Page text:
Cancer that affects the bone marrow where blood cells are produced or other parts of the immune system like lymph nodes are called blood cancer. Over 50,000 people in India are diagnosed with leukaemia (blood cancer) and about 3.7% of fresh cases are reported every year.
Types of Blood Cancers
The types of blood cancer, include:
Leukaemia: This type of blood cancer affects cells in the bone marrow, which is a soft, spongy tissue that produces blood cells and is found inside the bones. Leukaemia usually affects white blood cells. There are different types of leukaemia depending upon the time of development. Some take a short span to develop (acute) while others take a longer time to develop (chronic):
Acute lymphoblastic leukaemia
Acute myeloid leukaemia
Acute promyelocytic leukaemia
Chronic lymphocytic leukaemia
Chronic myeloid leukaemia
Lymphoma: Also called cancer of the lymphatic system, this type of blood cancer usually affects the lymphocytes, which are a type of white blood cells that are a part of the immune system. Types of lymphoma include:
Diffuse large B cell lymphoma
Myeloma: This type of blood cancer usually affects the plasma cells, which are a type of white blood cells that is responsible to produce antibodies.
Myelodysplastic syndromes: This is a precancerous condition caused as the cells produced in the bone marrow are faulty and may progress to blood cancer over a period of time.
Myeloproliferative neoplasms: This is a rare type of blood cancer where our body produces too many of a particular type of blood cell. Types of Myeloproliferative neoplasms include:
Chronic Myeloid Leukemia
Blood Cancer Symptoms
Symptoms of blood cancer vary depending on the different type of blood cancer and include:
A pale complexion that is not normal
Rashes or itchy skin
Tiredness even while resting
Unexplained bleeding or bruises
Weight loss without even trying
If you have any of the above symptoms or if you have blood cancer, then consult with the best oncologist at the best blood cancer hospital in India.
Diagnosis of Blood Cancer
Physical Exam: Physical signs like signs of anaemia, swelling of lymph nodes, enlargement of spleen, liver, etc are looked for in a physical examination.
Blood cancer is diagnosed using certain tests including:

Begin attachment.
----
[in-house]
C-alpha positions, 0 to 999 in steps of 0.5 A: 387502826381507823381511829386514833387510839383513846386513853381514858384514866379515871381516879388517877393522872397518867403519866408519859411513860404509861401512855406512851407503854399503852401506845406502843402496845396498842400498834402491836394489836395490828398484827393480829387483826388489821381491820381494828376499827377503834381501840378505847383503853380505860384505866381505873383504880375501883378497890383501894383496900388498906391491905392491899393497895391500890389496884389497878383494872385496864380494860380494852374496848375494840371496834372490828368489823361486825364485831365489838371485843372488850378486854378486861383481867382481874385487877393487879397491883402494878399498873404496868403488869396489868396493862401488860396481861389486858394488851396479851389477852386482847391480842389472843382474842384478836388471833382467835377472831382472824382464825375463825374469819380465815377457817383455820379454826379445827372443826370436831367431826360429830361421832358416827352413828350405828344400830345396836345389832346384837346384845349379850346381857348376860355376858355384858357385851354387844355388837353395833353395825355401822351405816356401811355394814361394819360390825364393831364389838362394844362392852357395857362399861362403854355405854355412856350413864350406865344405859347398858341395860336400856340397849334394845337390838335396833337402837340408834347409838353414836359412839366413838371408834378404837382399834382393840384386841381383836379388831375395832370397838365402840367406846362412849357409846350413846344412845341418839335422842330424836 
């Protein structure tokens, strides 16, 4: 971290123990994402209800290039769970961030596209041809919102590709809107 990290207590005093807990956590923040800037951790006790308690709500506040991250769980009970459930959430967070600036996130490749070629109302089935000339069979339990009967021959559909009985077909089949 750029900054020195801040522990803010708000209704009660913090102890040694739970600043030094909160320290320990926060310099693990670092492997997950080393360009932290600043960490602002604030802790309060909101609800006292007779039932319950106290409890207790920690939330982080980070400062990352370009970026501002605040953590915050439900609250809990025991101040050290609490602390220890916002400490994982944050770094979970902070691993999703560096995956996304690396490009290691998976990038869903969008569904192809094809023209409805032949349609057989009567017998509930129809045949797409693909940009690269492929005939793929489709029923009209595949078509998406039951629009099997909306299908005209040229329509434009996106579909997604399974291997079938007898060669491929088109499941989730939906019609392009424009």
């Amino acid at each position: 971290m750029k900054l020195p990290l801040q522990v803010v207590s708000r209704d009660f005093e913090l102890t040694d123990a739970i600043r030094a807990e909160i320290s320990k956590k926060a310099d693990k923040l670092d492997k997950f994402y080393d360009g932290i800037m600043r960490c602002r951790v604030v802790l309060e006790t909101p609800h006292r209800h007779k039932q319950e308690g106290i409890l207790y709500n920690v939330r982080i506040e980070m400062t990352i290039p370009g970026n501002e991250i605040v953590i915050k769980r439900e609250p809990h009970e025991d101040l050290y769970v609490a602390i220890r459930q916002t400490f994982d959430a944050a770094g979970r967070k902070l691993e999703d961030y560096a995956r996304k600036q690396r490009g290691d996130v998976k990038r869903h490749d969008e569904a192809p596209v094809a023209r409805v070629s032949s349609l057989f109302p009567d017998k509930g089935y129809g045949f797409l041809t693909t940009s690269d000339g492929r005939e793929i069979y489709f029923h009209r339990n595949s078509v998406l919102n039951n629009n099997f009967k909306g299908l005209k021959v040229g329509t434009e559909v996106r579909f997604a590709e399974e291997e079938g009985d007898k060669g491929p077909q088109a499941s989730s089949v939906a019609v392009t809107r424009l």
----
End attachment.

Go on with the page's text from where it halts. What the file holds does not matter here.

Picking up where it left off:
Complete Blood Count (CBC): This is a common blood test used to diagnose blood cancer. The type of blood cells measured using this test includes:
White blood cell count (WBC count): Also known as leukocyte count, WBC count measures the total number of WBCs in the blood sample. WBC protects our body from cancer cells, infection, and other foreign bodies.
White blood cell differential: This test measures the number of different types of white blood cells including neutrophils, lymphocytes, monocytes, eosinophils, and basophils.
Red blood cell count (RBC count): Also called an erythrocyte count, an RBC count measures the number of RBCs in the blood sample using various methods like haematocrit and haemoglobin.
Platelet count: The test measures the number of platelets, which is important for the process of forming blood clots, in a blood sample.
Bone marrow aspiration and biopsy
Lymph node biopsy in cases of lymphoma
Some specialized tests are done for typing of blood cancers
Flowcytometry or Immunohistochemistry
Fluorescent in situ hybridization (FISH)
Next-generation sequencing (NGS) is the latest technique of diagnosing and risk stratification of blood cancers.
Treatment of Blood Cancer
Blood cancer can be treated using different treatments including:
Active Surveillance or Watchful Waiting: Sometimes, for individuals with blood cancer, treatment may not be beneficial at that point, or they may not need it. In such cases, they are monitored using regular blood tests and follow-up visits. Watchful waiting may be the safest way to avoid the side effects of cancer treatment.